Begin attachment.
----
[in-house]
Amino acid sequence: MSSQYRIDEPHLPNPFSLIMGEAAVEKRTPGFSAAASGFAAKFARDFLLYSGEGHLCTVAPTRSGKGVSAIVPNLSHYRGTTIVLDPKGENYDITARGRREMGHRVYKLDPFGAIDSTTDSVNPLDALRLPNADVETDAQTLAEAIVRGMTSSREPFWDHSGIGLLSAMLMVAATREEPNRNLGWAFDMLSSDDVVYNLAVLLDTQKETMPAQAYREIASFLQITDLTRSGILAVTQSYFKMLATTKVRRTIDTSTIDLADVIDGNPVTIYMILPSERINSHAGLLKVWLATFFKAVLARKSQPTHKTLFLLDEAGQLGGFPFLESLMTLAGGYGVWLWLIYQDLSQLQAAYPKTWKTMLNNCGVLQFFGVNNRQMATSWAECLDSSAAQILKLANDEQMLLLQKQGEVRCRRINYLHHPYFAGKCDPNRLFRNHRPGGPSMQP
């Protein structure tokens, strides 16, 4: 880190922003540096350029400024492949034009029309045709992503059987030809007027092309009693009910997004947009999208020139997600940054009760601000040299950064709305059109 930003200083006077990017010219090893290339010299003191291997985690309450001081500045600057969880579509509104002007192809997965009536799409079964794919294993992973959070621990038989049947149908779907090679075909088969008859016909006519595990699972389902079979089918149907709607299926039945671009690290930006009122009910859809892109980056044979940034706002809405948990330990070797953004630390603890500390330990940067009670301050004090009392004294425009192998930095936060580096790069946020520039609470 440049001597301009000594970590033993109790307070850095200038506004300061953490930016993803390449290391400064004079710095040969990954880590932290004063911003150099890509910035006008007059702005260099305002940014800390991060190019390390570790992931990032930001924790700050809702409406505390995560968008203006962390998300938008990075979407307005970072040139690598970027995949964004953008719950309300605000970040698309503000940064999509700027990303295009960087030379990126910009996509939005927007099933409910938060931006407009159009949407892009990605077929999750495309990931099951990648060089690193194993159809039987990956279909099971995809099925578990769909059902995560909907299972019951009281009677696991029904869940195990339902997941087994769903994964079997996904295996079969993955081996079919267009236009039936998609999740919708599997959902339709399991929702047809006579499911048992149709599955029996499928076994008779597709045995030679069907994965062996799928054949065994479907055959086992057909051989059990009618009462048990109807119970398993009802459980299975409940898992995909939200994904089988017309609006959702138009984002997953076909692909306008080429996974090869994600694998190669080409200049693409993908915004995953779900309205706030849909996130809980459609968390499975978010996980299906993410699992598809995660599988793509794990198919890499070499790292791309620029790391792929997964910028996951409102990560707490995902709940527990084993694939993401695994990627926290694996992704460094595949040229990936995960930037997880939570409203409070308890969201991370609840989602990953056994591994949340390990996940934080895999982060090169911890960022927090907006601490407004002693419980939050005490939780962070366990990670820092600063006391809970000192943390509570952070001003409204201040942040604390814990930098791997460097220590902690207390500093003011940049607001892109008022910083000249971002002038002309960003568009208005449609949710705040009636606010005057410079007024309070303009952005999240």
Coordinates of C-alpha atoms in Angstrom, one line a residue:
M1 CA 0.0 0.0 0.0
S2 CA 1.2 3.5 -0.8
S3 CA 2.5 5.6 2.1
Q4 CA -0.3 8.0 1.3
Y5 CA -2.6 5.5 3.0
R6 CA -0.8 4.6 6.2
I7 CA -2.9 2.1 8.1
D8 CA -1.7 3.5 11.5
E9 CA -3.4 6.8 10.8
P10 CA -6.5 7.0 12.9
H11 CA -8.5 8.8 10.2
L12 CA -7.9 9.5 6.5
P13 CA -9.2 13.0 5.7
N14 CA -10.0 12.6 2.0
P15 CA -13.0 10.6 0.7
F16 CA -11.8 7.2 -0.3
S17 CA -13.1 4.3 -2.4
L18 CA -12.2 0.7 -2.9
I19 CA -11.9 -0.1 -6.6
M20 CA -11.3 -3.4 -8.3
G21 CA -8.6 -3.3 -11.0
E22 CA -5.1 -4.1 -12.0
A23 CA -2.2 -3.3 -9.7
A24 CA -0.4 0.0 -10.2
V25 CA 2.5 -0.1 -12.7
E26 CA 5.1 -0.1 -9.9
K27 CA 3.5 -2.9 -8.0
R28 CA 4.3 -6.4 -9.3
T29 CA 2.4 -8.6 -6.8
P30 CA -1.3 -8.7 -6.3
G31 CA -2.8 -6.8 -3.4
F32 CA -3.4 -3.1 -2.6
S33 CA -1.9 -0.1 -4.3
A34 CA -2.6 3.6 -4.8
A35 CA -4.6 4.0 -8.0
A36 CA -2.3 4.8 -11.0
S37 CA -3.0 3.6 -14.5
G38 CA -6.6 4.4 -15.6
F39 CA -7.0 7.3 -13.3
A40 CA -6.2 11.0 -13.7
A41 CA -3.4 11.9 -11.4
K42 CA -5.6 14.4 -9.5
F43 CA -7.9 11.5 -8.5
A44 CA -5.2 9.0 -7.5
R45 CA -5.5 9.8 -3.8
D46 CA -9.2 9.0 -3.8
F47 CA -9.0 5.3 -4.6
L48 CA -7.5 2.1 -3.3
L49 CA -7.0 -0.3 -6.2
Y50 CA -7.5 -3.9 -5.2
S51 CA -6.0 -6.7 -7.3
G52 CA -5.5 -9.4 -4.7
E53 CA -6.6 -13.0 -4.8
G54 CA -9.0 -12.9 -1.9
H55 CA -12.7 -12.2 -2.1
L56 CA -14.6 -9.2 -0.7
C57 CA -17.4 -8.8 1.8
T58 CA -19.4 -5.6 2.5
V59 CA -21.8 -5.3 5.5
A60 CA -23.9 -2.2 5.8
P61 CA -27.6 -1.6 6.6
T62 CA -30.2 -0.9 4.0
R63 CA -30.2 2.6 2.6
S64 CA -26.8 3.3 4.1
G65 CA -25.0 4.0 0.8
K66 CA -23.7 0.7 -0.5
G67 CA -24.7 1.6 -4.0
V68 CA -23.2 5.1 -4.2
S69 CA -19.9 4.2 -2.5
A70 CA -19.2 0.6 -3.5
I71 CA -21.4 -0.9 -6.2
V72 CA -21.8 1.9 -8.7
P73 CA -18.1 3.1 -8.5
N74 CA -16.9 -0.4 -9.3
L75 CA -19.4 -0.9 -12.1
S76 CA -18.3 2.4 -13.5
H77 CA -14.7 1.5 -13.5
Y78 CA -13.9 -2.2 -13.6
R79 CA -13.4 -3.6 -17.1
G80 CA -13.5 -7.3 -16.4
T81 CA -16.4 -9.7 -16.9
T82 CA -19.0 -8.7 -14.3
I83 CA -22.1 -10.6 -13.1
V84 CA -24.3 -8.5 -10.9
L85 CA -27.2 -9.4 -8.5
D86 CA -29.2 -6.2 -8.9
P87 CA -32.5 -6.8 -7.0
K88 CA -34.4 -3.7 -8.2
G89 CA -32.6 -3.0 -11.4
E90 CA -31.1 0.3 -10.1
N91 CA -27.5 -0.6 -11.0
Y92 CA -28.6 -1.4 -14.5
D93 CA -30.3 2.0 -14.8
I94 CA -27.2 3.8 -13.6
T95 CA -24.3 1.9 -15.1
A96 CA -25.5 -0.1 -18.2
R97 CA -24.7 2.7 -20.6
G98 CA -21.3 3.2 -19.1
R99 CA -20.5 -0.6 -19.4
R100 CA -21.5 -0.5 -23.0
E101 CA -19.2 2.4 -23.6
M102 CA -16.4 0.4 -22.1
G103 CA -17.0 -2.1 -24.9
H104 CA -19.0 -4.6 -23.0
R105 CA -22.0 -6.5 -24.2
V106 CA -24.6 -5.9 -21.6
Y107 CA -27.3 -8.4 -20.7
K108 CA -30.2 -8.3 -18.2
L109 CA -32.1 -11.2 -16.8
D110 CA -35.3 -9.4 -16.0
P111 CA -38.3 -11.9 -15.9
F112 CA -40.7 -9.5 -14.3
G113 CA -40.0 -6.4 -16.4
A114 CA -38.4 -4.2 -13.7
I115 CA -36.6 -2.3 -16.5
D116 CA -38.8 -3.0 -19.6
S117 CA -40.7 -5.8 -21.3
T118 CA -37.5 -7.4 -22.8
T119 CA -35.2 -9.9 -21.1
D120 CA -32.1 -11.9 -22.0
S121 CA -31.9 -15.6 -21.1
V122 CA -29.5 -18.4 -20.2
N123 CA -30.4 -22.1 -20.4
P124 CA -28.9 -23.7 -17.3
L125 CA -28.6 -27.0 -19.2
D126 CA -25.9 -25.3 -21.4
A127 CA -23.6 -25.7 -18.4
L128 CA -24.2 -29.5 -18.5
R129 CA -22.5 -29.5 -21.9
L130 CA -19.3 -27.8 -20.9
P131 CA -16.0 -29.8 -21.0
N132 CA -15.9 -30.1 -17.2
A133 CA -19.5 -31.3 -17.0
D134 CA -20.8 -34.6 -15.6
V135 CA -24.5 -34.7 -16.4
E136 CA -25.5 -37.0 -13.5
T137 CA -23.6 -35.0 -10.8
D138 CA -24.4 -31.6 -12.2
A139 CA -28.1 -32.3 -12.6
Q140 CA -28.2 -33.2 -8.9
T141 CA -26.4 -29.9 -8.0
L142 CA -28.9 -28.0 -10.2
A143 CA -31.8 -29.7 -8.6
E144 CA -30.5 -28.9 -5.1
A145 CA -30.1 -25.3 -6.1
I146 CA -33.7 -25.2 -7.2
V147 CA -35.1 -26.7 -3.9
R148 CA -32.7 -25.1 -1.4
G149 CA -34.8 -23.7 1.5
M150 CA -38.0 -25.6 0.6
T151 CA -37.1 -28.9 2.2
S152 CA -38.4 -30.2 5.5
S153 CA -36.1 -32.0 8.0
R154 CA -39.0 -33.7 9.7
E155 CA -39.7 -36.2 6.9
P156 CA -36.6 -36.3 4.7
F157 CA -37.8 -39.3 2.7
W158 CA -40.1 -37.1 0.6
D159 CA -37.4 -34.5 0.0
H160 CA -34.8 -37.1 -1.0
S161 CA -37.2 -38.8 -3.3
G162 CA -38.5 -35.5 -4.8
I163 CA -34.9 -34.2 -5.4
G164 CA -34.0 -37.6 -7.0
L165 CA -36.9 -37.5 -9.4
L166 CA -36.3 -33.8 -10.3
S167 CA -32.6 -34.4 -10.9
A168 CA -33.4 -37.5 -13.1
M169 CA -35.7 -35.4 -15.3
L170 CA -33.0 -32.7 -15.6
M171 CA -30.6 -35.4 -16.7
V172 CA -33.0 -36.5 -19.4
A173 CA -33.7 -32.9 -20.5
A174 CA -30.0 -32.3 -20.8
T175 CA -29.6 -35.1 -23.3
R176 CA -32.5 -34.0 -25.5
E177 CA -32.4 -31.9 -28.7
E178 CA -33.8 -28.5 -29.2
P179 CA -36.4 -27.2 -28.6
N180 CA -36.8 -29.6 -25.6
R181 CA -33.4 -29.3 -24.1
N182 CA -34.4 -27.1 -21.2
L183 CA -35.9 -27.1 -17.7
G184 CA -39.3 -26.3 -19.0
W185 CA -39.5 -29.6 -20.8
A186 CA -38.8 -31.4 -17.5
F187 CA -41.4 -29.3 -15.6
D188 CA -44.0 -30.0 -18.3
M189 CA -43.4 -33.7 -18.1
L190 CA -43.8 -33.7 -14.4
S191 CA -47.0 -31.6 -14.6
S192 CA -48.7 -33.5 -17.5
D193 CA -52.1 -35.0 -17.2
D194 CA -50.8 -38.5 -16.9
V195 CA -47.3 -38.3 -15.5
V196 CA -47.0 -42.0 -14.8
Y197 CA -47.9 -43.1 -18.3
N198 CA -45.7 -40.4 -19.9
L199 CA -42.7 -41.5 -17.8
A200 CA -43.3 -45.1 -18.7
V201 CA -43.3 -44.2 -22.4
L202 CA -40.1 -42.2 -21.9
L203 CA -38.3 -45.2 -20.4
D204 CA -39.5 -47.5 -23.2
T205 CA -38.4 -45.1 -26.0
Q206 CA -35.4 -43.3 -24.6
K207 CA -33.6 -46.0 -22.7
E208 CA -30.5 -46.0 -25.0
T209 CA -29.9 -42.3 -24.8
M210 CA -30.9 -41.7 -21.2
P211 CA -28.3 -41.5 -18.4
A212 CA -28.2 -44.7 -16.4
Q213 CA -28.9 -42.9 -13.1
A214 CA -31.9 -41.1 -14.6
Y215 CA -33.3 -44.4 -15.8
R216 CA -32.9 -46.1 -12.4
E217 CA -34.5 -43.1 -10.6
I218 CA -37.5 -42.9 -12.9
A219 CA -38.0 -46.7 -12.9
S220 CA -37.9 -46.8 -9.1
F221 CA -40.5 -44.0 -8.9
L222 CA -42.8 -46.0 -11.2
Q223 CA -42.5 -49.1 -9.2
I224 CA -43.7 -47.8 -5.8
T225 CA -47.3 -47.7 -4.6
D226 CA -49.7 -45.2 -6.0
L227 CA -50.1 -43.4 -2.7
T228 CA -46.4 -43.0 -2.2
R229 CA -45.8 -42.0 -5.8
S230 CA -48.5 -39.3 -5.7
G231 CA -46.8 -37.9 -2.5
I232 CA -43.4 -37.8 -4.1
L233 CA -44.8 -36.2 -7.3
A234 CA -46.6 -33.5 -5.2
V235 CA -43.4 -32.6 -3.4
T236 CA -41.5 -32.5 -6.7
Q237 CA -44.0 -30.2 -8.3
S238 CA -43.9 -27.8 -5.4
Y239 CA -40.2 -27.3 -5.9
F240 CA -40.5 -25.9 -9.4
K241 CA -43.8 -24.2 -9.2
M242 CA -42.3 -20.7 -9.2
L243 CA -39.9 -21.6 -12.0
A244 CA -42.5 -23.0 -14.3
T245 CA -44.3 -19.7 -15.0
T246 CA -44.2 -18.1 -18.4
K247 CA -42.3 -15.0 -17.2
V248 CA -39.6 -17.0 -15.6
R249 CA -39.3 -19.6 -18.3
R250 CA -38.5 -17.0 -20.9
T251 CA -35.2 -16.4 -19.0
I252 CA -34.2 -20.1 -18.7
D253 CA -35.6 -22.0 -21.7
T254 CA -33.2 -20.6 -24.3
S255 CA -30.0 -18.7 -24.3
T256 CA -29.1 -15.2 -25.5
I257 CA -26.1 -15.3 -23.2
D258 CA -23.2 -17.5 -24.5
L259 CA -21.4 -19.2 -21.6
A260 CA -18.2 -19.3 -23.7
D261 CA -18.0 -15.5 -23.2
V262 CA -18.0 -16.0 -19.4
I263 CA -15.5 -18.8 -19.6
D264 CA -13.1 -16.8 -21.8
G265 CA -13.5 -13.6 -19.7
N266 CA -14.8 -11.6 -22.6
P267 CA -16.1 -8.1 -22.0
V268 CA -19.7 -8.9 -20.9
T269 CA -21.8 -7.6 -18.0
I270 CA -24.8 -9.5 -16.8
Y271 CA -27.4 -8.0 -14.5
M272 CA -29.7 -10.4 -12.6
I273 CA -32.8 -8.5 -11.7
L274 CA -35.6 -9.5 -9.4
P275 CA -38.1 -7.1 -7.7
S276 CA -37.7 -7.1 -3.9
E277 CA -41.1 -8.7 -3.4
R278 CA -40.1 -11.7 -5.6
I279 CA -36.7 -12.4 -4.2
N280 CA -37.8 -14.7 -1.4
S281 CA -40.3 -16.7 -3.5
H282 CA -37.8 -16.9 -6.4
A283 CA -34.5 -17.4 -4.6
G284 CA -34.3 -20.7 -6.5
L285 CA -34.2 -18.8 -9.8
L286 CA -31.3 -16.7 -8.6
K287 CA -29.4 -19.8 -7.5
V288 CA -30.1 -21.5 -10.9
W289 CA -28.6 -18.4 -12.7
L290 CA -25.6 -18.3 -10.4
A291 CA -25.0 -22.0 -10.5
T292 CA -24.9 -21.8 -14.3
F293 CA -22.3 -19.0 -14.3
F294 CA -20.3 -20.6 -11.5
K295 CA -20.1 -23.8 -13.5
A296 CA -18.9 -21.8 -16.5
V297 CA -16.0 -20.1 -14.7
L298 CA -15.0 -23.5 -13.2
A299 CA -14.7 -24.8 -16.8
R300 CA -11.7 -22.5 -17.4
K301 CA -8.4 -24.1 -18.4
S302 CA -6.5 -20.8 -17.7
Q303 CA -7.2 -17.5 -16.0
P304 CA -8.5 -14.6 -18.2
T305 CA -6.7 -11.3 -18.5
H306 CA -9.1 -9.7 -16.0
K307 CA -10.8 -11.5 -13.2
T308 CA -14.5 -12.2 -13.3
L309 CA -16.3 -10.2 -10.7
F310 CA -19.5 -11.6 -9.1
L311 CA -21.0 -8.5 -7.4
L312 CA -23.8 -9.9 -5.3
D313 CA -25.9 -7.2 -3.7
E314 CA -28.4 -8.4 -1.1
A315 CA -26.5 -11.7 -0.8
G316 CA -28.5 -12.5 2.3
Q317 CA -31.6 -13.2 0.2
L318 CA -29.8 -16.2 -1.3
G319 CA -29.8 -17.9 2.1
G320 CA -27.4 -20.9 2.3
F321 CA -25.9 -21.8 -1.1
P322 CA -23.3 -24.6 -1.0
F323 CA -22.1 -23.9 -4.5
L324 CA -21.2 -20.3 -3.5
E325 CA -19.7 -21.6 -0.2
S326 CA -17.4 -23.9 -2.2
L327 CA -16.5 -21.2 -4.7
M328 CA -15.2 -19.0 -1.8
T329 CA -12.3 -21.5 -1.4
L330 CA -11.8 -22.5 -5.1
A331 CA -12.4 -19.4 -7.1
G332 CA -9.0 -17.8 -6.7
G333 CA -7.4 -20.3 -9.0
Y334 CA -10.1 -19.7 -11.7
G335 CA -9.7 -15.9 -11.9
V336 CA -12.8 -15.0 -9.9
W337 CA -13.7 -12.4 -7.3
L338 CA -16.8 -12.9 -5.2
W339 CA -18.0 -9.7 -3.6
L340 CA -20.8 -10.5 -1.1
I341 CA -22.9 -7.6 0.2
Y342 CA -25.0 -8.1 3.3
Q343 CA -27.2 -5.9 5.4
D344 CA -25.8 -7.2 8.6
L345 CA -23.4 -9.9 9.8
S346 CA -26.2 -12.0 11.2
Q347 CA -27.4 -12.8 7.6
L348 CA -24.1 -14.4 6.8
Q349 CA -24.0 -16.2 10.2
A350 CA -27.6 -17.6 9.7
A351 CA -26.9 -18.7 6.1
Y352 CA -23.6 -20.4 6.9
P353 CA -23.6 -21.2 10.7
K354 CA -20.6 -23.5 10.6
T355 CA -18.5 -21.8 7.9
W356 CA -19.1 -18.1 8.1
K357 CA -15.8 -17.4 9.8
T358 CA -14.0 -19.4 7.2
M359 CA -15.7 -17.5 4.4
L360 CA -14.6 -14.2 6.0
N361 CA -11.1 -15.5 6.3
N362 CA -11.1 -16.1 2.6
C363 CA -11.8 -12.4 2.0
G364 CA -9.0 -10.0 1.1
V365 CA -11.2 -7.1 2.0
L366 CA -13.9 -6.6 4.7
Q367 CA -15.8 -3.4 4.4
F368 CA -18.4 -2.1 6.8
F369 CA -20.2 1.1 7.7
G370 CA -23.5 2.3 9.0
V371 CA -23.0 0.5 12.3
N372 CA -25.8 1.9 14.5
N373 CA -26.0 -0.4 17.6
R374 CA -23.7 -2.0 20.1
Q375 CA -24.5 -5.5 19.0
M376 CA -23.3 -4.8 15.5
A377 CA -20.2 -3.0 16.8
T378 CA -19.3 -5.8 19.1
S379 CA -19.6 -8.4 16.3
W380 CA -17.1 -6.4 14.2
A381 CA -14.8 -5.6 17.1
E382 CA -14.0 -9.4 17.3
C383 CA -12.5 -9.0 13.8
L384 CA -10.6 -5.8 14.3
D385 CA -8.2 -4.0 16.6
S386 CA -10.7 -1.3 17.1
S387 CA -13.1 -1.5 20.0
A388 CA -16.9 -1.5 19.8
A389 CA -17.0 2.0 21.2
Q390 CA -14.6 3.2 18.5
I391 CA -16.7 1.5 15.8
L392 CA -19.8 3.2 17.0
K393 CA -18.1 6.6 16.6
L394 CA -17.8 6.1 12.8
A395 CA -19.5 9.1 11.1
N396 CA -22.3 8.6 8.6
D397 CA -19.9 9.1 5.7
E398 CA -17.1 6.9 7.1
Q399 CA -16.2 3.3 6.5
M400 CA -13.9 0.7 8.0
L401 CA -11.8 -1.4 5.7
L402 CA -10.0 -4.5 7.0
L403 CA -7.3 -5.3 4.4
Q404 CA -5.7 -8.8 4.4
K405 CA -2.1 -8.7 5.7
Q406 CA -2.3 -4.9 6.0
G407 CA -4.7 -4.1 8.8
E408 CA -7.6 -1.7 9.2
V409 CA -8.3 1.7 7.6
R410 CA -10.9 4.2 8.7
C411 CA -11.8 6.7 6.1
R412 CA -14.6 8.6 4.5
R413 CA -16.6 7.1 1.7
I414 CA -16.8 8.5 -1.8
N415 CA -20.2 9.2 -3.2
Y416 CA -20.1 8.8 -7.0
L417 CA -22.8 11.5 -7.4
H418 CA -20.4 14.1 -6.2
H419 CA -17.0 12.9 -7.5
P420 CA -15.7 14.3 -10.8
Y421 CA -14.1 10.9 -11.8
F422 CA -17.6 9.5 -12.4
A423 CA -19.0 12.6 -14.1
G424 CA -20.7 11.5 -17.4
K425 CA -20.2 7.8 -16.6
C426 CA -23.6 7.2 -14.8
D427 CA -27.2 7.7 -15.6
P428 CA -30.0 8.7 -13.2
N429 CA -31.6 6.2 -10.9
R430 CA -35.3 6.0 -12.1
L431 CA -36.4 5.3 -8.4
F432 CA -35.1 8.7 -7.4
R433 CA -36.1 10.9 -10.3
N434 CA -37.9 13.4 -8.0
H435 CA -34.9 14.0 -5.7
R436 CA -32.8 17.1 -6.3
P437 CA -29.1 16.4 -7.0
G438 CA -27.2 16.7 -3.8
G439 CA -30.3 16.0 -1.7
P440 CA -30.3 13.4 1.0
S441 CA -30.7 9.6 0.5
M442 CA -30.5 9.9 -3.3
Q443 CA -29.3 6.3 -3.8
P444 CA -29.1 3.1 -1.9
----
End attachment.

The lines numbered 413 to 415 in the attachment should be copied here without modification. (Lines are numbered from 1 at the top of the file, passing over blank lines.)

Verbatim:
V409 CA -8.3 1.7 7.6
R410 CA -10.9 4.2 8.7
C411 CA -11.8 6.7 6.1